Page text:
Clover Health Investments, Corp. (NASDAQ:CLOV) has been quite a disappointment in 2022, failing to reach the critical profitability milestones necessary to verify its business model. The reasons for its ticker's mediocre performance extend beyond macroeconomic trends that hit growth-oriented companies last year.
No one is feeling the heat of CLOV's misfortunes more than its Chairman, Vivek Garipalli, who, in addition to being the largest stakeholder, is the defendant in multiple lawsuits for allegedly misrepresenting the capabilities of Clover Assistant "CA," its digital patient record analysis platform. In November, CLOV announced it was terminating its partnerships with as many as two-thirds of its Direct Contracting "DCO" partners after the segment failed to turn a profit.
CLOV's success in replacing these loss-making customers during the October-December enrolment season is critical to keeping revenue stable. The question of how well it performed remains open, and investors will have to wait until late February/early March for management to shed more light on how things went during the season.
I understand that the amount the government pays private insurers for each MA enrollee, known as Capitation, is subject to regulatory risk. However, these capitation changes have remained tolerable, and with the adoption of the Affordable Care Act, they have been buried behind other benchmarks, including risk adjustments taking into account patient health and Star Ratings, incorporating service quality. Revenue visibility remains a hallmark of the Medicare MCO sector, whether for upstarts like CLOV or industry giants like UnitedHealth (UNH) and Humana (HUM).
The window of opportunity for U.S. residents to enroll in Medicare or Medicare Advantage "MA" each year is rather narrow, which has the effect of reducing quarter-over-quarter revenue fluctuations. The "annual Enrollment Period" (also known as "AEP") runs every year from October 15 to December 7 and lasts for a total of 53 days. MCOs cannot drop enrollees in the middle of the year. Instead, opting out of particular counties is done before AEP by notifying the CMS of the organization's intention not to submit a bid for the following year. Although patients can transfer between different plans, this has yet to create meaningful revenue fluctuations, perhaps due to switching costs, manifested in the time and effort needed to compare other MA plans. Finally, the Capitated payments, including risk factors and quality bonuses, are determined annually, contributing to revenue stability.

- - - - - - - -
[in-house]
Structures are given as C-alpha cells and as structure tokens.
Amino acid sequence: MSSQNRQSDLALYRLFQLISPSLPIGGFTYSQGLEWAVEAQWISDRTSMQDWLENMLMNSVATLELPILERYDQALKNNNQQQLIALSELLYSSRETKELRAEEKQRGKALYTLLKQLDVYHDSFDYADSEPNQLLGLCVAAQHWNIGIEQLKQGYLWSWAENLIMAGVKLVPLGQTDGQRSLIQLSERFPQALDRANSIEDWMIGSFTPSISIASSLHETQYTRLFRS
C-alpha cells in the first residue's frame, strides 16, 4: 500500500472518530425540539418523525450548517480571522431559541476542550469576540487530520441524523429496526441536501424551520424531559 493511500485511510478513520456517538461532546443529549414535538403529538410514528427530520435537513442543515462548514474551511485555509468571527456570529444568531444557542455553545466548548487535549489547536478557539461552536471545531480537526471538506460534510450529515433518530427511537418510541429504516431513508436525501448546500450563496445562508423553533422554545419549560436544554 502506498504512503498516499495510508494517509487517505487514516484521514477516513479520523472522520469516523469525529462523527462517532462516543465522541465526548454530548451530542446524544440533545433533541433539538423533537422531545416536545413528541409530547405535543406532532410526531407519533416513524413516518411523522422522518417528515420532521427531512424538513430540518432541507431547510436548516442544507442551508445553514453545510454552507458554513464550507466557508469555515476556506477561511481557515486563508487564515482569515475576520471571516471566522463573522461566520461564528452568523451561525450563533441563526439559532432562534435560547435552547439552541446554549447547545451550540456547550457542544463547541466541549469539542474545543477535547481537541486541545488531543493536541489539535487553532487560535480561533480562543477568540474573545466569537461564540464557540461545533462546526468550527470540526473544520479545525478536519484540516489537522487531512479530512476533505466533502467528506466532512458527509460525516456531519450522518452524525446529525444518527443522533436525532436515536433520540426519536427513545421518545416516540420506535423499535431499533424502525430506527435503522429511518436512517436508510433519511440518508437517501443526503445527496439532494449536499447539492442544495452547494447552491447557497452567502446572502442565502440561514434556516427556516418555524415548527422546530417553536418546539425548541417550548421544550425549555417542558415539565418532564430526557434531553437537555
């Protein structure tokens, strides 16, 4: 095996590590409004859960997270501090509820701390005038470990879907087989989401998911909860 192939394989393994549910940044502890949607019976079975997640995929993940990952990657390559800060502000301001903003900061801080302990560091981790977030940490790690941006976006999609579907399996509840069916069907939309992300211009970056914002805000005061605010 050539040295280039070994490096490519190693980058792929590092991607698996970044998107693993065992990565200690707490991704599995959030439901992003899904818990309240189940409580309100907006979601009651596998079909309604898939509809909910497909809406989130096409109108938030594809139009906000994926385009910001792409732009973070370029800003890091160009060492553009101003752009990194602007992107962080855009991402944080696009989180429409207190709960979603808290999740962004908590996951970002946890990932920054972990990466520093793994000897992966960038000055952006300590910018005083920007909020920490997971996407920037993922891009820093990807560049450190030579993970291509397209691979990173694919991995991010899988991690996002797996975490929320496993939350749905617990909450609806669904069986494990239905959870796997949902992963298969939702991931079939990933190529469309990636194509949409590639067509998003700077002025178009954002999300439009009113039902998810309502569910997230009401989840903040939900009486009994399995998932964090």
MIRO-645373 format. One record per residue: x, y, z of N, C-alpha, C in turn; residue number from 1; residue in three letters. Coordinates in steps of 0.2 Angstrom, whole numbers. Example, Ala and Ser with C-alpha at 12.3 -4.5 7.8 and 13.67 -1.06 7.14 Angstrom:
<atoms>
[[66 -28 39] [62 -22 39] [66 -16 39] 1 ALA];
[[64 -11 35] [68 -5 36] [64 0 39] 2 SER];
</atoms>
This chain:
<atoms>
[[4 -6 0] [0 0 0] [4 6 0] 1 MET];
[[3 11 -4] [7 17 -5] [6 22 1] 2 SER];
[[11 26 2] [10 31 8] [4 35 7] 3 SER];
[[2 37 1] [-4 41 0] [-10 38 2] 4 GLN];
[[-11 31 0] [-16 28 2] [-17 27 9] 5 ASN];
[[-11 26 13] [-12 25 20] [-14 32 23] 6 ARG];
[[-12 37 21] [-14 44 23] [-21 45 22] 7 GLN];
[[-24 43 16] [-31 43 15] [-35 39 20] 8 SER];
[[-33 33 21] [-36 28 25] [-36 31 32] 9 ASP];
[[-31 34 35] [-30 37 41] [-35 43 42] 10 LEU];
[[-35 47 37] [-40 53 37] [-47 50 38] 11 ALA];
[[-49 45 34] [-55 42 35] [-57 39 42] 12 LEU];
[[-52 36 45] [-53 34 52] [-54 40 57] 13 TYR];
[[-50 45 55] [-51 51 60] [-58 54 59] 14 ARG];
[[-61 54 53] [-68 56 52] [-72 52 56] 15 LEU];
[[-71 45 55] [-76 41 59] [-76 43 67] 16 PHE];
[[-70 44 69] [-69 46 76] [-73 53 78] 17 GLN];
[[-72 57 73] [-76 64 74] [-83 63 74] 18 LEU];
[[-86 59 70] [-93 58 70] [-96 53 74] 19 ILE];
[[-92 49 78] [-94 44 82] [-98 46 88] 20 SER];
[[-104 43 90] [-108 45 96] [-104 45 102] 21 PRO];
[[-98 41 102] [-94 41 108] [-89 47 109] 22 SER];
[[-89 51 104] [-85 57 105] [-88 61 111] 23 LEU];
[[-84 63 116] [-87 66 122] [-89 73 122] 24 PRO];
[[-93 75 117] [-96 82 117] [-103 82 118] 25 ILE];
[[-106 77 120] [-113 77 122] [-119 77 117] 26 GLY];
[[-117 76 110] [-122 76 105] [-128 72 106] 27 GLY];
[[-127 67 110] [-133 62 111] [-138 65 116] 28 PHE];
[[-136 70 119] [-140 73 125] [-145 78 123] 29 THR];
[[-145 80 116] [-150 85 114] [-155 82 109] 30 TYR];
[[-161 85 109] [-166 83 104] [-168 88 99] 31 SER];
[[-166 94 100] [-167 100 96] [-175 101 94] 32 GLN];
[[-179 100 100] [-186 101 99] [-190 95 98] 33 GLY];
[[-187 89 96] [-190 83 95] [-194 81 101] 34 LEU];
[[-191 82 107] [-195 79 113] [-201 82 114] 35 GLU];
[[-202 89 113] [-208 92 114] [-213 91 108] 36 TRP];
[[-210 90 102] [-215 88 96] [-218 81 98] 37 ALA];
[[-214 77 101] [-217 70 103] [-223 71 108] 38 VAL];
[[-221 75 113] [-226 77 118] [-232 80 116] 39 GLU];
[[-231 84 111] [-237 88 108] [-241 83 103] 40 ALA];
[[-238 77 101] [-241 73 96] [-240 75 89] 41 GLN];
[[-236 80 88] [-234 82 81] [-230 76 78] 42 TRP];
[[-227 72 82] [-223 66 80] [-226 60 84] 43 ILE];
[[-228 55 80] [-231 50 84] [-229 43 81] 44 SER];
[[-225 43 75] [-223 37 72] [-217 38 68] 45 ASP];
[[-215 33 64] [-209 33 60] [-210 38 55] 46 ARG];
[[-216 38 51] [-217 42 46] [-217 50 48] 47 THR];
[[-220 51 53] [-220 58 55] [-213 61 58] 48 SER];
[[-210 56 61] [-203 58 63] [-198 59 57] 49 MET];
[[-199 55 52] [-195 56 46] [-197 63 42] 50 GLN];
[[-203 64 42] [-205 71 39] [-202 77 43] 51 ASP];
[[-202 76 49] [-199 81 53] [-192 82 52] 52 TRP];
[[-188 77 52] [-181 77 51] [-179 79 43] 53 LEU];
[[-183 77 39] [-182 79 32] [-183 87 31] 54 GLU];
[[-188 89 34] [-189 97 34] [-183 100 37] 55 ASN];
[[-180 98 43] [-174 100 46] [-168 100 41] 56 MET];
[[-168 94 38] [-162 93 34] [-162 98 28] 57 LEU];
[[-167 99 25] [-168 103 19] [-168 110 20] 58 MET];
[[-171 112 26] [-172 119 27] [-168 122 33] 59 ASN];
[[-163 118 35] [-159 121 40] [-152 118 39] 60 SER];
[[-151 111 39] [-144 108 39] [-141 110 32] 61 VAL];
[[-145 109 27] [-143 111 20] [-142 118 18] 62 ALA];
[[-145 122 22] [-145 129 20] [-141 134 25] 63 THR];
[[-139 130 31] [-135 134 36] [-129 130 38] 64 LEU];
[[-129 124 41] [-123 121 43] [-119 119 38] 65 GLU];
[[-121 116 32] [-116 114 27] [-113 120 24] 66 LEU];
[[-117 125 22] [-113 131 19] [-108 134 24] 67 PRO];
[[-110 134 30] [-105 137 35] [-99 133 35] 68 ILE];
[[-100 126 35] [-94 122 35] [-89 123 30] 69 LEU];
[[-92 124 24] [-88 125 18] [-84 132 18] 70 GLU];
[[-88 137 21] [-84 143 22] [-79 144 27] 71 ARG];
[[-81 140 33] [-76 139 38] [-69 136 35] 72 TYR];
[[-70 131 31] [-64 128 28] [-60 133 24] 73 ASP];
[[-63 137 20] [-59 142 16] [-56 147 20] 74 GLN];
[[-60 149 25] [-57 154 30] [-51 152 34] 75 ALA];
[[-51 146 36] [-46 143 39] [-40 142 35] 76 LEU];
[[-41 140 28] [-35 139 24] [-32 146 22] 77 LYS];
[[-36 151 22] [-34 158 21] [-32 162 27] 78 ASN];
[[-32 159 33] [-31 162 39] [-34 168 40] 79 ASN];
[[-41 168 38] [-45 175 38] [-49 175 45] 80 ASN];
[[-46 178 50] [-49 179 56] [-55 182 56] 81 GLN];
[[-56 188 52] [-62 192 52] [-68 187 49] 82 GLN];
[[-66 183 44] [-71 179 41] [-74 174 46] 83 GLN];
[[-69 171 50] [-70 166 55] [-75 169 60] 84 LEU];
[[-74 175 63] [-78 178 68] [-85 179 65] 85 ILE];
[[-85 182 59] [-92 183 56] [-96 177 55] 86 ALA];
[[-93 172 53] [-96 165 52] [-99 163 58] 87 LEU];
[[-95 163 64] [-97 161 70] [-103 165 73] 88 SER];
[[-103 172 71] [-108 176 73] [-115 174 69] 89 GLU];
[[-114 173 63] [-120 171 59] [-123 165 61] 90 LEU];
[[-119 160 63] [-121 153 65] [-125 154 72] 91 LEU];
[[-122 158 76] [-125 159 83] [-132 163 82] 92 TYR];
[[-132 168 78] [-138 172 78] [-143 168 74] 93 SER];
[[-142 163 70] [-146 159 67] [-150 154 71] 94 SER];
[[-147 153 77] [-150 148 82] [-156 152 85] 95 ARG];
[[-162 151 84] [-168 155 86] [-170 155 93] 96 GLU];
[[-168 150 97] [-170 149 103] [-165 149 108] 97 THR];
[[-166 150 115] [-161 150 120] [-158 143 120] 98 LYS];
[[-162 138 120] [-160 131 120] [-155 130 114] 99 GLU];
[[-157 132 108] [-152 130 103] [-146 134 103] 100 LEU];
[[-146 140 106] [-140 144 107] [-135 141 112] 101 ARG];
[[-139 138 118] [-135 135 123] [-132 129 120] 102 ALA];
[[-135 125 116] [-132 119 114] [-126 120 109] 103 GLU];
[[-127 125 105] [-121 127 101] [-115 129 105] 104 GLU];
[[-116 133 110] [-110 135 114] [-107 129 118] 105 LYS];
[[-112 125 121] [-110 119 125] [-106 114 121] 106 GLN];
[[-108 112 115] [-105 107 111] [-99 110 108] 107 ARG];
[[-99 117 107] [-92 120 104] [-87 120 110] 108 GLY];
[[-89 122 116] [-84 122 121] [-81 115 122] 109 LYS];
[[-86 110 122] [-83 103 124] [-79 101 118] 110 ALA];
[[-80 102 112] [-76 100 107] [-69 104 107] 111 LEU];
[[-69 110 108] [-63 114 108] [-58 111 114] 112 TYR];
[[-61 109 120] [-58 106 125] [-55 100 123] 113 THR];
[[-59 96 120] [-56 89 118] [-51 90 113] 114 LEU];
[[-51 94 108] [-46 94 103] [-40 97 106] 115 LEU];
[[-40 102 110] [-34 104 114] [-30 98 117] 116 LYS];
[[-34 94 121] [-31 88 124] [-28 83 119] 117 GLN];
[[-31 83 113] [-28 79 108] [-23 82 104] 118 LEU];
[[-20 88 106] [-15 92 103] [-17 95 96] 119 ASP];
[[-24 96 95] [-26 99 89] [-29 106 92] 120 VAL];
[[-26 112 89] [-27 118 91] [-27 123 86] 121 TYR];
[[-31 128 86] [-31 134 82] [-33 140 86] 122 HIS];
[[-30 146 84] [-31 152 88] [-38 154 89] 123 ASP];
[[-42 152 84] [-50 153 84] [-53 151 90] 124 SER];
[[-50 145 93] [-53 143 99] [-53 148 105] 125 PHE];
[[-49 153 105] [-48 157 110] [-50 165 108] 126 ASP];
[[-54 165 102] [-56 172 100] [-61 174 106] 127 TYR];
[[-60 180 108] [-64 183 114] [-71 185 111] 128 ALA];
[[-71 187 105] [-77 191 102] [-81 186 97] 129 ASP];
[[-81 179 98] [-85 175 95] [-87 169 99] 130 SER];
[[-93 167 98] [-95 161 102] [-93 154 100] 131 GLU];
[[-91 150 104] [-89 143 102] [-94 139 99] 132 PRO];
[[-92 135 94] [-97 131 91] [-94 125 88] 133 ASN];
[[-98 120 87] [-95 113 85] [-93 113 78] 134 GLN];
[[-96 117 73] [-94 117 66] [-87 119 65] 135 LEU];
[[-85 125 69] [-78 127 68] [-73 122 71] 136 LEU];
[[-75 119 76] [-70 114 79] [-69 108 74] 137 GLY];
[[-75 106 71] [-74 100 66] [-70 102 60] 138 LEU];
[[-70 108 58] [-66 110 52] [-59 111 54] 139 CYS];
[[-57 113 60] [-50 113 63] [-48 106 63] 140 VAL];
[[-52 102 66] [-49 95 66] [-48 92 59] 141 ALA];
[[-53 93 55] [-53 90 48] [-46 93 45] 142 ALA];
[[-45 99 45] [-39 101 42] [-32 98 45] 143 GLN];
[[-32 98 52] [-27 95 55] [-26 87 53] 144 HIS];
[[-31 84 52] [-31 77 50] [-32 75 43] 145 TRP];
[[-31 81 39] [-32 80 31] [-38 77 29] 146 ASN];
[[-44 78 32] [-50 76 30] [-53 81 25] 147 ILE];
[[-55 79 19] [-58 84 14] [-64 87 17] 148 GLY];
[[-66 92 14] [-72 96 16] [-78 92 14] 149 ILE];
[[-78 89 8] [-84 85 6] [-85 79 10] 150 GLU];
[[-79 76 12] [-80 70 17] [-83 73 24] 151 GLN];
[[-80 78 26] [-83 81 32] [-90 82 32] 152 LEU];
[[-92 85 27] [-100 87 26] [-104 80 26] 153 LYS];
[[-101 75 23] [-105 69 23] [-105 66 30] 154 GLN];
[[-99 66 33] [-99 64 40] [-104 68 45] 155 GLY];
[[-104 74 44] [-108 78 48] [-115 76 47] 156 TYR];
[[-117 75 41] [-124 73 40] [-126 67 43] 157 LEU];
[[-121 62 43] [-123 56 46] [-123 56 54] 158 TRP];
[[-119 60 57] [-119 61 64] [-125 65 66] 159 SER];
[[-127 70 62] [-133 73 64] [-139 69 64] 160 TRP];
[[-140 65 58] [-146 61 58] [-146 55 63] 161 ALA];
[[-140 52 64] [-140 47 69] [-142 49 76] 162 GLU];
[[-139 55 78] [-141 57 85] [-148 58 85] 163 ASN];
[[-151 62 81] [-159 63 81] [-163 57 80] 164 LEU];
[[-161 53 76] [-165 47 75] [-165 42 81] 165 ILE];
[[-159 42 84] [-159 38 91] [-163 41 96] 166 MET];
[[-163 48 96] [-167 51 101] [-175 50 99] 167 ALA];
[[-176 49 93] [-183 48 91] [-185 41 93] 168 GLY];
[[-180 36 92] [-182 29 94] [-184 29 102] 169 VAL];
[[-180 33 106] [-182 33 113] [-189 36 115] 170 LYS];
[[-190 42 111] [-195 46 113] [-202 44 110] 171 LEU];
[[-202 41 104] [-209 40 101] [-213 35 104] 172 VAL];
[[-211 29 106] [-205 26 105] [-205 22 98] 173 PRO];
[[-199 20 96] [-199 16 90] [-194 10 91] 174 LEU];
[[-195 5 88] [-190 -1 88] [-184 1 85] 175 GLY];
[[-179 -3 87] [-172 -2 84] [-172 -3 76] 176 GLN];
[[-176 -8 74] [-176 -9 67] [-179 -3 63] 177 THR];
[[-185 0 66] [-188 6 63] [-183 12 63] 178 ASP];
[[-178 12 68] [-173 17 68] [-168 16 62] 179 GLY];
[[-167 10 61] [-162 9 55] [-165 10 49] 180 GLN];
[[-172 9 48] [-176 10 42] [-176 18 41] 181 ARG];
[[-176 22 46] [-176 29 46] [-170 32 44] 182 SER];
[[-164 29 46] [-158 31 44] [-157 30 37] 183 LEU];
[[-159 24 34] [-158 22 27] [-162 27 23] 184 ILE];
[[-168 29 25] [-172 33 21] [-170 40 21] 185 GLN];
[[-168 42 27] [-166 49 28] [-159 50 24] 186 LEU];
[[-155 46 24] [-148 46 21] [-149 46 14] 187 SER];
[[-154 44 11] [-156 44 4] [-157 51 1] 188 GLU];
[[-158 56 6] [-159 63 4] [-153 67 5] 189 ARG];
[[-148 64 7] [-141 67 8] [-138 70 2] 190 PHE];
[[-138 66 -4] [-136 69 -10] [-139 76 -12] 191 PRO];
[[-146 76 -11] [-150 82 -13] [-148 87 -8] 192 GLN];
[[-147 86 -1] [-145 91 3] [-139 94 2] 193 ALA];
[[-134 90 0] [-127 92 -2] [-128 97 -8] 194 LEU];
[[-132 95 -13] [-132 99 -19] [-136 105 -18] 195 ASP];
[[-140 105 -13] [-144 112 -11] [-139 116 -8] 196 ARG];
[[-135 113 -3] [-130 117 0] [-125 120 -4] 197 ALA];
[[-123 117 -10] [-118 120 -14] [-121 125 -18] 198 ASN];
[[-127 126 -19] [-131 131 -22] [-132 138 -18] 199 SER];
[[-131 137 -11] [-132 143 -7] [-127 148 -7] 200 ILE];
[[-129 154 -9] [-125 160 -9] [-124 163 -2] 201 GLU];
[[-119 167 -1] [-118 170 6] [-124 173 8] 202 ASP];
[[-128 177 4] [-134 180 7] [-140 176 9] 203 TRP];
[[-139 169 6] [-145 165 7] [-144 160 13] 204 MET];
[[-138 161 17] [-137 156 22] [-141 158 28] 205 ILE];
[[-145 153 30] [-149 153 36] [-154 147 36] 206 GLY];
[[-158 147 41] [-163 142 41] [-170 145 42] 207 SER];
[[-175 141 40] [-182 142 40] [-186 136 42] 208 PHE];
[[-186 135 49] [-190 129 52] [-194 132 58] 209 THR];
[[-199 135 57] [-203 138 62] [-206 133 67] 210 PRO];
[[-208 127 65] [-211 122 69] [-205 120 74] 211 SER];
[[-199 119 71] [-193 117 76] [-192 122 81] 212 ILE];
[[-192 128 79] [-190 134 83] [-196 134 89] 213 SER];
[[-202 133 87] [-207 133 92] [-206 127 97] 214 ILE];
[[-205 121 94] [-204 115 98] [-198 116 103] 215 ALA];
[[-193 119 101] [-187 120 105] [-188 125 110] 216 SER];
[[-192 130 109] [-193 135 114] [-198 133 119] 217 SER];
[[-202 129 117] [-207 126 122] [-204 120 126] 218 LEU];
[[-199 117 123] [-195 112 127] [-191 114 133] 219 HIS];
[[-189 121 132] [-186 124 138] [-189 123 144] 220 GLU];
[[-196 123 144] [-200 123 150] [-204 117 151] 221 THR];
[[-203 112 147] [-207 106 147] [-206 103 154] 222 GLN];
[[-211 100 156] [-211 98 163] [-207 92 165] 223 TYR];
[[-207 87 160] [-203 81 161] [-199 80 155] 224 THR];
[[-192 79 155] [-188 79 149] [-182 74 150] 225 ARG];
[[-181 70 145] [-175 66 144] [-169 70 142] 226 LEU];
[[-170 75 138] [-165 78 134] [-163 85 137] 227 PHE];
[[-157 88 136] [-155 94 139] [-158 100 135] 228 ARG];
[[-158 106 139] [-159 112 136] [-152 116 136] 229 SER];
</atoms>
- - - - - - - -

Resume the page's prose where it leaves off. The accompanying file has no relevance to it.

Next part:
This makes it easier to predict CLOV's Q4 and FY 2022 revenue, which, based on the factors above, is estimated to be around $850 million and $3.4 billion, respectively.
Predicting CLOV's 2023 sales is trickier. Unlike with MA, DCO enrolment is automatic and doesn't require the patient to sign up. Instead, the CMS assigns Original Medicare registrants to MCOs and sends out a notification letter after the fact. By casting a wide net of provider partnerships, CLOV was able to boost its DCO members and revenue rapidly. So far, we know that management plans to axe up to two-thirds of current DCO accounts. What we need to know is how many new ones it will board. The company will give further insight on the 2023 enrollment season during the Q4 earnings call in February/March. The forecasts above assume a net 50% decline in DCO accounts.